In an interview with John Horgan at Scientific American:
Horgan: The “reproducibility crisis” in research has raised questions about science’s reliability. Do scientists deserve some blame for widespread debate over climate change, evolution and vaccines?
Dawkins: It is a real worry, perhaps especially acute in medical research. Part of the problem is the tendency for results to be simplified in order to make a neat, easily summed-up story. And this is exacerbated when recent research results hit the newspapers or other media.
Another problem is the “file drawer effect” whereby papers that fail to disprove the null hypothesis are never published, because authors or editors think they’re too boring. This could theoretically lead to falsehoods being propagated: If enough studies are done, a minority will yield statistical significance even if the null hypothesis is true.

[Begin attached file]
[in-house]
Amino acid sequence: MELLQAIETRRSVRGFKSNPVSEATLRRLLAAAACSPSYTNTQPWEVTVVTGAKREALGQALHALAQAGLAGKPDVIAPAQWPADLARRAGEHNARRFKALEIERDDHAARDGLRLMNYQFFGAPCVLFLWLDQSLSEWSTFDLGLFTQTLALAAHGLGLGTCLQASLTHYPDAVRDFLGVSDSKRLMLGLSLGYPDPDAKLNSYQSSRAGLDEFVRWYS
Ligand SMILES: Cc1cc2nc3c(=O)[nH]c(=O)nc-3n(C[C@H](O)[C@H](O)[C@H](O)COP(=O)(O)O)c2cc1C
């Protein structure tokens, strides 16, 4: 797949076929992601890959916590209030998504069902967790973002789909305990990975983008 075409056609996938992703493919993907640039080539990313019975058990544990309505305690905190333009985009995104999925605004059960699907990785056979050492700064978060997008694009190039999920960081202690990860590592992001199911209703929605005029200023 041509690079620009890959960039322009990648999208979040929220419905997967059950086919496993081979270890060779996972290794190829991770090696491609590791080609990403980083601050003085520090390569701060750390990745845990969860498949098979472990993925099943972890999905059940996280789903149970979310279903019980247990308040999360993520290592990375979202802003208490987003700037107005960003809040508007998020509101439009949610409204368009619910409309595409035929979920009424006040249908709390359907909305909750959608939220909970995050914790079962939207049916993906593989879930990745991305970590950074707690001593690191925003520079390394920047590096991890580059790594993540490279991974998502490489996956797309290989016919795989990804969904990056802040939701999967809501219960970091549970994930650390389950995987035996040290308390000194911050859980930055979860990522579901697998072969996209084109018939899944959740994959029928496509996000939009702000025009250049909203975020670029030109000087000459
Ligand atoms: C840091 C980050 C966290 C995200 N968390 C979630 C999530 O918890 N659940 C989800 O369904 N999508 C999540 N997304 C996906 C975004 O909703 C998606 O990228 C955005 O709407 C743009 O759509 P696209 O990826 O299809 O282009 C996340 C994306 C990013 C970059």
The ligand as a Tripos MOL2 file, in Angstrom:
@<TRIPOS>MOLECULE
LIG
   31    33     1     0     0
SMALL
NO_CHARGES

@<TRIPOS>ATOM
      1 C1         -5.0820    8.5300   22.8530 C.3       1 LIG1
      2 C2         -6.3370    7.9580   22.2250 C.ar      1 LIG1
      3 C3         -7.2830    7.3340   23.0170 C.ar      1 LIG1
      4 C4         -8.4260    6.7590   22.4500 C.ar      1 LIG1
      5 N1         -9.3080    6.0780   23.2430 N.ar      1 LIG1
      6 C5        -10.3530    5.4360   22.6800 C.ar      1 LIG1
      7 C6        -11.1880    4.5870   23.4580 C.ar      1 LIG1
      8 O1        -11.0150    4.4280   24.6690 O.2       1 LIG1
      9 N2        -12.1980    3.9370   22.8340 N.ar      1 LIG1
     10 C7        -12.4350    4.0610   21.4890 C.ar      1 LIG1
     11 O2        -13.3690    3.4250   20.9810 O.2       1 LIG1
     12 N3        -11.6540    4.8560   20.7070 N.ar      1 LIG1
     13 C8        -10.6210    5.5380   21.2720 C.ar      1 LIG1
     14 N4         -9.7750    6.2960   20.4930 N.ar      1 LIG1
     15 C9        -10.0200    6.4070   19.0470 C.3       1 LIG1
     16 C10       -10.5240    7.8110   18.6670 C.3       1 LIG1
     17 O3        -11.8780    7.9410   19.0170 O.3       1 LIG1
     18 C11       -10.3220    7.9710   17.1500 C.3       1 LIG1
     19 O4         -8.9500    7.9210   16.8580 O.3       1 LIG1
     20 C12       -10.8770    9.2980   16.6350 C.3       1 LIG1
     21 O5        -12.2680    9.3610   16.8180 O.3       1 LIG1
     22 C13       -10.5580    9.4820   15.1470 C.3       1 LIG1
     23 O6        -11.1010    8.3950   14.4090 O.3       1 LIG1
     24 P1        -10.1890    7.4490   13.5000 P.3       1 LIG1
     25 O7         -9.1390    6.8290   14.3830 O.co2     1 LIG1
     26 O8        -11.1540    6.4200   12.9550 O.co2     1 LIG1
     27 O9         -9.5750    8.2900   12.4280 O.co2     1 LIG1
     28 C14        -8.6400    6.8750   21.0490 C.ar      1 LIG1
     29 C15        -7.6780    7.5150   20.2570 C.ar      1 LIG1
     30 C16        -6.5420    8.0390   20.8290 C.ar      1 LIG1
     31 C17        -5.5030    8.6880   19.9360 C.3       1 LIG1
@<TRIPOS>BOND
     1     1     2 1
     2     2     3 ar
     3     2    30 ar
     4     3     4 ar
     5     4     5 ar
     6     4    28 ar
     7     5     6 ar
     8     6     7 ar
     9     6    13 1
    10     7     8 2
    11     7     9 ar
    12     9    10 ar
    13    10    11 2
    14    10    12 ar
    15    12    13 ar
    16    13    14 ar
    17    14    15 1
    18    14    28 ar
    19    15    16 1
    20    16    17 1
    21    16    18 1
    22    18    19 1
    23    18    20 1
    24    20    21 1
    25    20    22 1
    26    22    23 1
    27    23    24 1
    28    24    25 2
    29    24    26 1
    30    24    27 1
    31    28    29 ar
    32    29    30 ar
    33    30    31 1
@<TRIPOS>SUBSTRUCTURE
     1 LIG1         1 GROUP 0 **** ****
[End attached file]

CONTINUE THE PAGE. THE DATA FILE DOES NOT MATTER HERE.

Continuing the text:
Despite the “reproducibility crisis” there are some scientific conclusions that really are robust and become progressively more so as time goes by. The fact of evolution is one such. More.
We all know about the file drawer effect but Dawkins’s colleagues can make a living off failure. So why should they care? Any reform needs teeth.
And what does it mean to say that the fact of evolution is “robust”? The problem is that evolution is a history and there is currently a huge mess around what exactly happened in many areas and how.
See also: Teaching evolution to creationist students: Why would anyone who was embarking on teaching evolution as a serious project try to involve a virulently anti-religious figure like Dawkins in the argument?
What the fossils told us in their own words